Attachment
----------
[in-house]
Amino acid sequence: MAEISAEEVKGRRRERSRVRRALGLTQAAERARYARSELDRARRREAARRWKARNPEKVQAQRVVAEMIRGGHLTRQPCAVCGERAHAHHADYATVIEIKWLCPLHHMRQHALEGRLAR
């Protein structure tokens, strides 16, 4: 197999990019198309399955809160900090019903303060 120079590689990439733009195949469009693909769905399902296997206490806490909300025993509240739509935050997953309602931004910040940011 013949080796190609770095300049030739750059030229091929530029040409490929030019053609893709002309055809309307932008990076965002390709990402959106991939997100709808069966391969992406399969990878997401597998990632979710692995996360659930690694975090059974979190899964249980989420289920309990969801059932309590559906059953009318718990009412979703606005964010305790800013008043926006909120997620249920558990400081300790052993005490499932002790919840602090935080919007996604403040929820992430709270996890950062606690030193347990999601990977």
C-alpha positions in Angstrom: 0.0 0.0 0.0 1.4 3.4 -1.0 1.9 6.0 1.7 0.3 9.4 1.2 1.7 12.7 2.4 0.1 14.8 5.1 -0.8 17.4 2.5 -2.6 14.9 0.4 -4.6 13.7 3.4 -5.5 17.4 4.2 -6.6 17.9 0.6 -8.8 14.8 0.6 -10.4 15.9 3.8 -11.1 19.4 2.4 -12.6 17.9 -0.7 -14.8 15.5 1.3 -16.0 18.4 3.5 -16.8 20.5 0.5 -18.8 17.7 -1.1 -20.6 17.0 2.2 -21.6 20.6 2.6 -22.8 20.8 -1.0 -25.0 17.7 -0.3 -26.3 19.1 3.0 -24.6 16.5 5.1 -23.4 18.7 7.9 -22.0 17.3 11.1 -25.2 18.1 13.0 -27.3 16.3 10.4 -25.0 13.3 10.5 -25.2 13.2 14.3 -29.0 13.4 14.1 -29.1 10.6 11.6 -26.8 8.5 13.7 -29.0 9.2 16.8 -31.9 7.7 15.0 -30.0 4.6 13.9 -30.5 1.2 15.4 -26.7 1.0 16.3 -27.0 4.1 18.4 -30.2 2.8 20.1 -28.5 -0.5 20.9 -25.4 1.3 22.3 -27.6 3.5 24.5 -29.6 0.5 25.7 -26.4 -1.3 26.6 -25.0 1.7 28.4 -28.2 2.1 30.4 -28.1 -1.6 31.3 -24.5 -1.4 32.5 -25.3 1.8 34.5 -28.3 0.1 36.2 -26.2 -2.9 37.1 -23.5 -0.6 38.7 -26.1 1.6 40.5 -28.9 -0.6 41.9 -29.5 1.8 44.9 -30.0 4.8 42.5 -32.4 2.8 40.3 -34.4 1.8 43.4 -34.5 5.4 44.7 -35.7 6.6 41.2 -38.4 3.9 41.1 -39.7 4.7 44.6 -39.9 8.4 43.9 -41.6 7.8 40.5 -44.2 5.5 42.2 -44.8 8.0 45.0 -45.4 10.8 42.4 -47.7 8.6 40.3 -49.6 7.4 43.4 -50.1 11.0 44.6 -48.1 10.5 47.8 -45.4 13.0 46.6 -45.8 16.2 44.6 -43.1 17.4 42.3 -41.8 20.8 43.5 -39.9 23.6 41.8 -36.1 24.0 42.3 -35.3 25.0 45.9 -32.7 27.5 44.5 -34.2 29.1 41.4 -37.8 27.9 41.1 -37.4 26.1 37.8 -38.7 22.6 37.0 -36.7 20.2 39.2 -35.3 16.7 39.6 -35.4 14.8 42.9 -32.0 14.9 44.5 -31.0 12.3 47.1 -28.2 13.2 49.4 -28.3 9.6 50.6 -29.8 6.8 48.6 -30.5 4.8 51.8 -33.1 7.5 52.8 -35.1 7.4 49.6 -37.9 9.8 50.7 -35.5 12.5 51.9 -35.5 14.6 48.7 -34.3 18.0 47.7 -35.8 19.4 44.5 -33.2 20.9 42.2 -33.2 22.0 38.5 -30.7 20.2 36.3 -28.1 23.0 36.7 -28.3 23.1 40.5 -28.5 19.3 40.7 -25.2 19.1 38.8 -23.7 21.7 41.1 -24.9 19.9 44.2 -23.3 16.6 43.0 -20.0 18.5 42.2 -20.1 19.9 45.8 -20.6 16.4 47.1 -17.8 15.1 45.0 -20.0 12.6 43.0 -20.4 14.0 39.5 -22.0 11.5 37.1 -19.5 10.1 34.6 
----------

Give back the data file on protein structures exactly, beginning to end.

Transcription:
[in-house]
Amino acid sequence: MAEISAEEVKGRRRERSRVRRALGLTQAAERARYARSELDRARRREAARRWKARNPEKVQAQRVVAEMIRGGHLTRQPCAVCGERAHAHHADYATVIEIKWLCPLHHMRQHALEGRLAR
């Protein structure tokens, strides 16, 4: 197999990019198309399955809160900090019903303060 120079590689990439733009195949469009693909769905399902296997206490806490909300025993509240739509935050997953309602931004910040940011 013949080796190609770095300049030739750059030229091929530029040409490929030019053609893709002309055809309307932008990076965002390709990402959106991939997100709808069966391969992406399969990878997401597998990632979710692995996360659930690694975090059974979190899964249980989420289920309990969801059932309590559906059953009318718990009412979703606005964010305790800013008043926006909120997620249920558990400081300790052993005490499932002790919840602090935080919007996604403040929820992430709270996890950062606690030193347990999601990977």
C-alpha positions in Angstrom: 0.0 0.0 0.0 1.4 3.4 -1.0 1.9 6.0 1.7 0.3 9.4 1.2 1.7 12.7 2.4 0.1 14.8 5.1 -0.8 17.4 2.5 -2.6 14.9 0.4 -4.6 13.7 3.4 -5.5 17.4 4.2 -6.6 17.9 0.6 -8.8 14.8 0.6 -10.4 15.9 3.8 -11.1 19.4 2.4 -12.6 17.9 -0.7 -14.8 15.5 1.3 -16.0 18.4 3.5 -16.8 20.5 0.5 -18.8 17.7 -1.1 -20.6 17.0 2.2 -21.6 20.6 2.6 -22.8 20.8 -1.0 -25.0 17.7 -0.3 -26.3 19.1 3.0 -24.6 16.5 5.1 -23.4 18.7 7.9 -22.0 17.3 11.1 -25.2 18.1 13.0 -27.3 16.3 10.4 -25.0 13.3 10.5 -25.2 13.2 14.3 -29.0 13.4 14.1 -29.1 10.6 11.6 -26.8 8.5 13.7 -29.0 9.2 16.8 -31.9 7.7 15.0 -30.0 4.6 13.9 -30.5 1.2 15.4 -26.7 1.0 16.3 -27.0 4.1 18.4 -30.2 2.8 20.1 -28.5 -0.5 20.9 -25.4 1.3 22.3 -27.6 3.5 24.5 -29.6 0.5 25.7 -26.4 -1.3 26.6 -25.0 1.7 28.4 -28.2 2.1 30.4 -28.1 -1.6 31.3 -24.5 -1.4 32.5 -25.3 1.8 34.5 -28.3 0.1 36.2 -26.2 -2.9 37.1 -23.5 -0.6 38.7 -26.1 1.6 40.5 -28.9 -0.6 41.9 -29.5 1.8 44.9 -30.0 4.8 42.5 -32.4 2.8 40.3 -34.4 1.8 43.4 -34.5 5.4 44.7 -35.7 6.6 41.2 -38.4 3.9 41.1 -39.7 4.7 44.6 -39.9 8.4 43.9 -41.6 7.8 40.5 -44.2 5.5 42.2 -44.8 8.0 45.0 -45.4 10.8 42.4 -47.7 8.6 40.3 -49.6 7.4 43.4 -50.1 11.0 44.6 -48.1 10.5 47.8 -45.4 13.0 46.6 -45.8 16.2 44.6 -43.1 17.4 42.3 -41.8 20.8 43.5 -39.9 23.6 41.8 -36.1 24.0 42.3 -35.3 25.0 45.9 -32.7 27.5 44.5 -34.2 29.1 41.4 -37.8 27.9 41.1 -37.4 26.1 37.8 -38.7 22.6 37.0 -36.7 20.2 39.2 -35.3 16.7 39.6 -35.4 14.8 42.9 -32.0 14.9 44.5 -31.0 12.3 47.1 -28.2 13.2 49.4 -28.3 9.6 50.6 -29.8 6.8 48.6 -30.5 4.8 51.8 -33.1 7.5 52.8 -35.1 7.4 49.6 -37.9 9.8 50.7 -35.5 12.5 51.9 -35.5 14.6 48.7 -34.3 18.0 47.7 -35.8 19.4 44.5 -33.2 20.9 42.2 -33.2 22.0 38.5 -30.7 20.2 36.3 -28.1 23.0 36.7 -28.3 23.1 40.5 -28.5 19.3 40.7 -25.2 19.1 38.8 -23.7 21.7 41.1 -24.9 19.9 44.2 -23.3 16.6 43.0 -20.0 18.5 42.2 -20.1 19.9 45.8 -20.6 16.4 47.1 -17.8 15.1 45.0 -20.0 12.6 43.0 -20.4 14.0 39.5 -22.0 11.5 37.1 -19.5 10.1 34.6 